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Cautious Weight Tuning for Link State Routing Protocols
KTH, School of Electrical Engineering (EES), Automatic Control.
KTH, School of Electrical Engineering (EES), Automatic Control.
2011 (English)Report (Other academic)
Abstract [en]

Link state routing protocols are widely used for intradomain routing in the Internet. These protocols are simple to administer and automatically update paths between sources and destinations when the topology changes. However, finding link weights that optimize network performance for a given traffic scenario is computationally hard. The situation is even more complex when the traffic is uncertain or time-varying.  We present an efficient heuristic for finding link settings that give uniformly good performance also under large changes in the traffic. The heuristic combines efficient search techniques with a novel objective function. The objective function combines network performance with a cost of deviating from desirable features of robust link weight settings. Furthermore, we discuss why link weight optimization is insensitive to errors in estimated traffic data from link load measurements. We assess performance of our method using traffic data from an operational IP backbone.

Place, publisher, year, edition, pages
2011. , 16 p.
Series
SICS Technocal Report, ISSN 1100-3154 ; 2011:01
National Category
Control Engineering
Identifiers
URN: urn:nbn:se:kth:diva-29557OAI: oai:DiVA.org:kth-29557DiVA: diva2:395653
Funder
ICT - The Next Generation
Note
QC 20110211Available from: 2011-02-07 Created: 2011-02-07 Last updated: 2011-10-30Bibliographically approved
In thesis
1. Aspects of proactive traffic engineering in IP networks
Open this publication in new window or tab >>Aspects of proactive traffic engineering in IP networks
2011 (English)Doctoral thesis, comprehensive summary (Other academic)
Abstract [en]

To deliver a reliable communication service over the Internet it is essential for the network operator to manage the traffic situation in the network. The traffic situation is controlled by the routing function which determines what path traffic follows from source to destination.  Current practices for setting routing parameters in IP networks are designed to be simple to manage. This can lead to congestion in parts of the network while other parts of the network are far from fully utilized. In this thesis we explore issues related to optimization of the routing function to balance load in the network and efficiently deliver a reliable communication service to the users. The optimization takes into account not only the traffic situation under normal operational conditions, but also traffic situations that appear under a wide variety of circumstances deviating from the nominal case. In order to balance load in the network knowledge of the traffic situations is needed. Consequently, in this thesis we investigate methods for efficient derivation of the traffic situation. The derivation is based on estimation of traffic demands from link load measurements. The advantage of using link load measurements is that they are easily obtained and consist  of a limited amount of data that need to be processed. We evaluate and demonstrate how estimation based on link counts gives the operator a fast and accurate description of the traffic demands. For the evaluation we have access to a unique data set of complete traffic demands from an operational IP backbone.  However, to honor service level agreements at all times the variability of the traffic needs to be accounted for in the load balancing. In addition, optimization techniques are often sensitive to errors and variations in input data. Hence, when an optimized routing setting is subjected to real traffic demands in the network, performance often deviate from what can be anticipated from the optimization. Thus, we identify and model different traffic uncertainties and describe how the routing setting can be optimized, not only for a nominal case, but for a wide range of different traffic situations that might appear in the network.  Our results can be applied in MPLS enabled networks as well as in networks using link state routing protocols such as the widely used OSPF and IS-IS protocols. Only minor changes may be needed in current networks to implement our algorithms. The contributions of this thesis is that we: demonstrate that it is possible to estimate the traffic matrix with acceptable precision, and we develop methods and models for common traffic uncertainties to account for these uncertainties in the optimization of the routing configuration. In addition, we identify important properties in the structure of the traffic to successfully balance uncertain and varying traffic demands.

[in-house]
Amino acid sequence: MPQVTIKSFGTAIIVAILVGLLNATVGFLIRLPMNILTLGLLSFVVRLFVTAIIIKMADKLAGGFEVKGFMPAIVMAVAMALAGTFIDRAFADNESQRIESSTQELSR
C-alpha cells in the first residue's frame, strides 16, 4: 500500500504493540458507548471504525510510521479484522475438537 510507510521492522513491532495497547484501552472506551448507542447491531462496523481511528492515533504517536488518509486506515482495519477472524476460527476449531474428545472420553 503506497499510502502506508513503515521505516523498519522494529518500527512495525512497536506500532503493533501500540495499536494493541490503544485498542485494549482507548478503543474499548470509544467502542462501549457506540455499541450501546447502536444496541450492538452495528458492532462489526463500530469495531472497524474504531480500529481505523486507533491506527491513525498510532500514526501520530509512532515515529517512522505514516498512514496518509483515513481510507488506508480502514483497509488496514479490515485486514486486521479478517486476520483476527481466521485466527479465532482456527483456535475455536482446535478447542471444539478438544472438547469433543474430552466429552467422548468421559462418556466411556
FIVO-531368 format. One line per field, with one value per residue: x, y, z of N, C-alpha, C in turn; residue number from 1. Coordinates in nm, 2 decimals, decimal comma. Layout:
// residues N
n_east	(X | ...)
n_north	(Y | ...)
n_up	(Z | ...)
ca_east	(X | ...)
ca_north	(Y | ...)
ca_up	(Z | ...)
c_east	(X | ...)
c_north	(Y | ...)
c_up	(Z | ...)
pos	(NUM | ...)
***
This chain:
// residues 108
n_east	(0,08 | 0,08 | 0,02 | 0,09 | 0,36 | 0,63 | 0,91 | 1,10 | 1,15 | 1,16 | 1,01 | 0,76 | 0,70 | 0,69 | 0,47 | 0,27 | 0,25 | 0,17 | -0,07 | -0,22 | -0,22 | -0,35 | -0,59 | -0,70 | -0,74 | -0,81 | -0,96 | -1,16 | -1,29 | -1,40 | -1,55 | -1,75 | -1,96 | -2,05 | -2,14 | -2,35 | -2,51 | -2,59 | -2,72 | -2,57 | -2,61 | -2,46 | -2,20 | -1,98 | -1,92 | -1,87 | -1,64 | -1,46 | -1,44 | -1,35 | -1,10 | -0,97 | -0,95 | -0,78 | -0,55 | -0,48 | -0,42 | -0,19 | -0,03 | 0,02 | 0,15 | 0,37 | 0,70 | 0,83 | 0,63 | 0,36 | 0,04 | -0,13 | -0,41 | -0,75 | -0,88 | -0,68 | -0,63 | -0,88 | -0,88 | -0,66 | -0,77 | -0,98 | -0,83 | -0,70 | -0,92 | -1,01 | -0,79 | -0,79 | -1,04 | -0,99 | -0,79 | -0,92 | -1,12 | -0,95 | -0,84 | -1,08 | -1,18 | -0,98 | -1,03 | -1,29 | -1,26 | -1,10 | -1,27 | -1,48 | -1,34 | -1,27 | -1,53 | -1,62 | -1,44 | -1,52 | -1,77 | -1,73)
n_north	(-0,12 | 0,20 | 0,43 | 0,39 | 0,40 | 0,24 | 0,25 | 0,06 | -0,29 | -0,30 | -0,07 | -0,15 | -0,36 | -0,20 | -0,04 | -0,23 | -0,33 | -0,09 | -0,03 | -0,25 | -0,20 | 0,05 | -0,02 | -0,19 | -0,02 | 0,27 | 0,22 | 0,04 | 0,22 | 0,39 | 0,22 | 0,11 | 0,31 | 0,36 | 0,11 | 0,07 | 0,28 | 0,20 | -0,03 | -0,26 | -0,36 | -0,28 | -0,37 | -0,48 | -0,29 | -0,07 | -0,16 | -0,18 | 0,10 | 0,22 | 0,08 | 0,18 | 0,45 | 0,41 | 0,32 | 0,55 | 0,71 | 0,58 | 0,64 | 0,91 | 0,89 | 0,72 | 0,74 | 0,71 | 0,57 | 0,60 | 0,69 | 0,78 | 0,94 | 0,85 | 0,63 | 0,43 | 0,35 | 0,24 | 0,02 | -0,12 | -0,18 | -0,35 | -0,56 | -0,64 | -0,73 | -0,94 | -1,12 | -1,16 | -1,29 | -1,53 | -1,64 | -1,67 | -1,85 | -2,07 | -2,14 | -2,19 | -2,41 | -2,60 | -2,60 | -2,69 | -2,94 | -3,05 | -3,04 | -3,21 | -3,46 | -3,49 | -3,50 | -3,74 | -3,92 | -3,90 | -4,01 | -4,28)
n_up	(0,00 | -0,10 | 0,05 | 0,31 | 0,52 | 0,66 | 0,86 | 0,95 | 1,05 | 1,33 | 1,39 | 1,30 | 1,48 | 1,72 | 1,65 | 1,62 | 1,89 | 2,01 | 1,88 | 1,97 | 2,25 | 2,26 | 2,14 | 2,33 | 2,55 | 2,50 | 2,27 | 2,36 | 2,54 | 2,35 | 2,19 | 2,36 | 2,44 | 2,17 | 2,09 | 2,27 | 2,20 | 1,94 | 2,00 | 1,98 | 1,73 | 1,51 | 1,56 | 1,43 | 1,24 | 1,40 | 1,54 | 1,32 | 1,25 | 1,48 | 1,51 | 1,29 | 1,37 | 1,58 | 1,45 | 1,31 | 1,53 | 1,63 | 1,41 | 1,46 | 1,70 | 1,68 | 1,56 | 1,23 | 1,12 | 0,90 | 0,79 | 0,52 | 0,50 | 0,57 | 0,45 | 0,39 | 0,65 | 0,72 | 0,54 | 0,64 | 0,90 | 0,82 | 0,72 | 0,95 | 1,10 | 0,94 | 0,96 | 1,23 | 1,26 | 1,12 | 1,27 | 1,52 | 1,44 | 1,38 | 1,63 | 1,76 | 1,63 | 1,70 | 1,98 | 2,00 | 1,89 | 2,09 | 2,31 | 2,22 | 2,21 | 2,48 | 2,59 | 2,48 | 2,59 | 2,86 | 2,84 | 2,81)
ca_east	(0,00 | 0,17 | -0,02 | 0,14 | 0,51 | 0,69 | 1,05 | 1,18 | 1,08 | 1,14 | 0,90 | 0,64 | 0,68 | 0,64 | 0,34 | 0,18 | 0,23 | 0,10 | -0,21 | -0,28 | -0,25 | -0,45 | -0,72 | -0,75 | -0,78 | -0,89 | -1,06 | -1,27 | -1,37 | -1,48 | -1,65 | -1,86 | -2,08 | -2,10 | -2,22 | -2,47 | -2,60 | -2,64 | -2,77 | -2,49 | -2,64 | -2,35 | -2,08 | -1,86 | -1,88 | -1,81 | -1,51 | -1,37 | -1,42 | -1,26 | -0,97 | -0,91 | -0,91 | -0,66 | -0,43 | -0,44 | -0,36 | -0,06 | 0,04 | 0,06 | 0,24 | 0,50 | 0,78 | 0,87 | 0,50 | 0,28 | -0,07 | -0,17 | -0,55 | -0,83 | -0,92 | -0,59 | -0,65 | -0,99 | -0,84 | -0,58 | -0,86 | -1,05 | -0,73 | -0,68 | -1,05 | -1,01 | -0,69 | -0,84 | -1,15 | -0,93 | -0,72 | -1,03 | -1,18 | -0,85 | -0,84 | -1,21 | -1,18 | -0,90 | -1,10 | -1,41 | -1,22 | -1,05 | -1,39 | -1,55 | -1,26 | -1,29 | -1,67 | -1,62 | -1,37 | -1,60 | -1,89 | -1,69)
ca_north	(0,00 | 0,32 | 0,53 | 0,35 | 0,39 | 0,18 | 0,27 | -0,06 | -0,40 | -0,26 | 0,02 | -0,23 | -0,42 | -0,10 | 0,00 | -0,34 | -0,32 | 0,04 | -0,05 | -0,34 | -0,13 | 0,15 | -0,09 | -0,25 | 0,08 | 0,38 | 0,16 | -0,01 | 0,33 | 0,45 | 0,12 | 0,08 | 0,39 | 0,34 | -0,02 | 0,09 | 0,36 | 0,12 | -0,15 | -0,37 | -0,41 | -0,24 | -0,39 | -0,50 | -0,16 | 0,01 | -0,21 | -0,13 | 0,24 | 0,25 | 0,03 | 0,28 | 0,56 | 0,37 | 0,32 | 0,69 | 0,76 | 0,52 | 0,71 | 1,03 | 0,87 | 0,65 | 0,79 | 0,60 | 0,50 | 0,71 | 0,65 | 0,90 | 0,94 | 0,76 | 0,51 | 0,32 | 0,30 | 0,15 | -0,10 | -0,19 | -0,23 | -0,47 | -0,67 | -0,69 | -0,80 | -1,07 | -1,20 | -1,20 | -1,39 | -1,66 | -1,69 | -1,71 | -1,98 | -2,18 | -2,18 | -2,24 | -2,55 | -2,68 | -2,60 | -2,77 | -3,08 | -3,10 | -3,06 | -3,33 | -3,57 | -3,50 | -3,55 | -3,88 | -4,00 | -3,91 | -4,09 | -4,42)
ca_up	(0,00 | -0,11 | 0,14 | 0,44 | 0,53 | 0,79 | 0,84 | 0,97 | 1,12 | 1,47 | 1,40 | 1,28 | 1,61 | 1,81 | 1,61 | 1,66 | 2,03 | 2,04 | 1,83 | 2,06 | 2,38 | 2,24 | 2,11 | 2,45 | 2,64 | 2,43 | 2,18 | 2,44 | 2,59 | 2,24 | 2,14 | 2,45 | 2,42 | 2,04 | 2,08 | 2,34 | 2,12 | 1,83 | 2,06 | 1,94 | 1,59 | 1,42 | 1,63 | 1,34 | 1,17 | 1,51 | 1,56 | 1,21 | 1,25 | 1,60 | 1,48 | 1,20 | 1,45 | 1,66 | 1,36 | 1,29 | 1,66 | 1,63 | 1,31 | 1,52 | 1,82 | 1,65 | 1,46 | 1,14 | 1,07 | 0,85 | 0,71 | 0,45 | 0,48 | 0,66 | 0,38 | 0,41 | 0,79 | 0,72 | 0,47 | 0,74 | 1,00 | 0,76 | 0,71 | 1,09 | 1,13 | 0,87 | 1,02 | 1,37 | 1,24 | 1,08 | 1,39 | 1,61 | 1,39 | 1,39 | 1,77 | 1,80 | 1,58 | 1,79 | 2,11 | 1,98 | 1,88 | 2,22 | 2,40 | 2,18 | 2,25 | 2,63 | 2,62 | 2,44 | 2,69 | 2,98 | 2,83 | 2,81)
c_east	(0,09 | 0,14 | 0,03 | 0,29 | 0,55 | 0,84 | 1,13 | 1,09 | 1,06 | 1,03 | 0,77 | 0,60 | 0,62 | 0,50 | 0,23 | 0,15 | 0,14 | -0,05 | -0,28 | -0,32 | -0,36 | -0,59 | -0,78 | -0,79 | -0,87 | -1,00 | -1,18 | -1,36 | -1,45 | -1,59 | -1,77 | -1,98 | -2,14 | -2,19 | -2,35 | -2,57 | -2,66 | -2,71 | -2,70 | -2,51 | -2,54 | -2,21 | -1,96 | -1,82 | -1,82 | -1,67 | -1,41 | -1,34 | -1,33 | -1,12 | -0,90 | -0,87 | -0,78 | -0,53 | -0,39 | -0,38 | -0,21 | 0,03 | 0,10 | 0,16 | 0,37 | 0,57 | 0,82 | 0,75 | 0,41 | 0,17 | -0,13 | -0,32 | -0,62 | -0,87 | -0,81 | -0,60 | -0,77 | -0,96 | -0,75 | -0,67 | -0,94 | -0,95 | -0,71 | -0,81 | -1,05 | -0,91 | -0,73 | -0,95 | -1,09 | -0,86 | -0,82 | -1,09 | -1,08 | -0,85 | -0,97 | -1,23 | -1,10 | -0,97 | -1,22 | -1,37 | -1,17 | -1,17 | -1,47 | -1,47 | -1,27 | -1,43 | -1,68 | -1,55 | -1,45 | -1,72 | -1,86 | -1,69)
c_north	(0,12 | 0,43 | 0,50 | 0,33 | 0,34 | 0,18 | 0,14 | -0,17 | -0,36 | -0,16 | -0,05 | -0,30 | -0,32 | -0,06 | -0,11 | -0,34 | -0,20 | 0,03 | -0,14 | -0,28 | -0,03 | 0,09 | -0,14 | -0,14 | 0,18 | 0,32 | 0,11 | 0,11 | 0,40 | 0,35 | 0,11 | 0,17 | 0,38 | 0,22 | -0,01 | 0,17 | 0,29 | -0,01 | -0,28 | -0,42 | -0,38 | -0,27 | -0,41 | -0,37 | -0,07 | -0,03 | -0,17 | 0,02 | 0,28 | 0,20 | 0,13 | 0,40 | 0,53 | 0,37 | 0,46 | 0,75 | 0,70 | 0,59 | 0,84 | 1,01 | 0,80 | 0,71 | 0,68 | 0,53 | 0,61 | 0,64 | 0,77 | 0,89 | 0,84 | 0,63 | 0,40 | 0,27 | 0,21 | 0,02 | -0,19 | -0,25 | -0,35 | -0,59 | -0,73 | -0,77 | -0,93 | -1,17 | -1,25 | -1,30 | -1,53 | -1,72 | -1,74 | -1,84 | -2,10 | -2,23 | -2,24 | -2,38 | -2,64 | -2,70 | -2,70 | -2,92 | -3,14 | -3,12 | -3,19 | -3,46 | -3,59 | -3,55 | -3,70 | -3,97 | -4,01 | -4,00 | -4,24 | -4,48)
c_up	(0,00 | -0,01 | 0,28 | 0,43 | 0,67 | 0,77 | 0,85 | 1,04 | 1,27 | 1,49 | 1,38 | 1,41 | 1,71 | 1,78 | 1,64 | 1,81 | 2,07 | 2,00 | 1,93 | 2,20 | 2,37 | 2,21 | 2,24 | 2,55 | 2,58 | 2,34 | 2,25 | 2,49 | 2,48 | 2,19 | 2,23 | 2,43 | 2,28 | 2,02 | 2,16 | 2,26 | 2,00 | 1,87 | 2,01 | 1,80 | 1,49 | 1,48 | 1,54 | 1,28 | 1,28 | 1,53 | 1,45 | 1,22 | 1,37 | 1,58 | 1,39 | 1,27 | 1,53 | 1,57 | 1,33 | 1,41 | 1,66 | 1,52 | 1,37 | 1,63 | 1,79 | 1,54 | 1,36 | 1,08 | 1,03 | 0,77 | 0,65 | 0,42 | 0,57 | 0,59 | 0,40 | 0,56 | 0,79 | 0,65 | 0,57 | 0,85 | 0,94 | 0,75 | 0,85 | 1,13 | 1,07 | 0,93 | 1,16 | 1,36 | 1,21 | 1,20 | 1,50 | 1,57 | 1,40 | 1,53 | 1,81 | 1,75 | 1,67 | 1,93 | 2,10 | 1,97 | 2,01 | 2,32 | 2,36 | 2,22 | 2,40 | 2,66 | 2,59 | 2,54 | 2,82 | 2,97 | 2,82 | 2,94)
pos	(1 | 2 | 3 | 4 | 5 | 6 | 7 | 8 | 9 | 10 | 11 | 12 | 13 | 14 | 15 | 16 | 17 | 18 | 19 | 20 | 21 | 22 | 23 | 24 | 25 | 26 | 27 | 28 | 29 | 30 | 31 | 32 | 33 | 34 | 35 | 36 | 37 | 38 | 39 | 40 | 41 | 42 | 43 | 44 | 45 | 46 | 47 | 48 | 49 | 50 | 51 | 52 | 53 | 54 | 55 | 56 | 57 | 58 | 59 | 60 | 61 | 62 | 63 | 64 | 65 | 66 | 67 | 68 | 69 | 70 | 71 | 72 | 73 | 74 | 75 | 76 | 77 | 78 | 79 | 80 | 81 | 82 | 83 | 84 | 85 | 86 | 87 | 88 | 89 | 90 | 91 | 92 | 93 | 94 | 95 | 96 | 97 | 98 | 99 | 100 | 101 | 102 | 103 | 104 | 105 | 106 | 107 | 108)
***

Place, publisher, year, edition, pages
Stockholm: KTH Royal Institute of Technology, 2011. xi, 63 p.
Series
Trita-EE, ISSN 1653-5146
National Category
Control Engineering
Identifiers
urn:nbn:se:kth:diva-29558 (URN)978-91-7415-870-0 (ISBN)
Public defence
2011-03-01, F3, Lindstedtsvägen 26, KTH, Stockholm, 13:00 (English)
Supervisors
Note
QC 20110211Available from: 2011-02-11 Created: 2011-02-07 Last updated: 2011-02-11Bibliographically approved

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Citation style
  • apa
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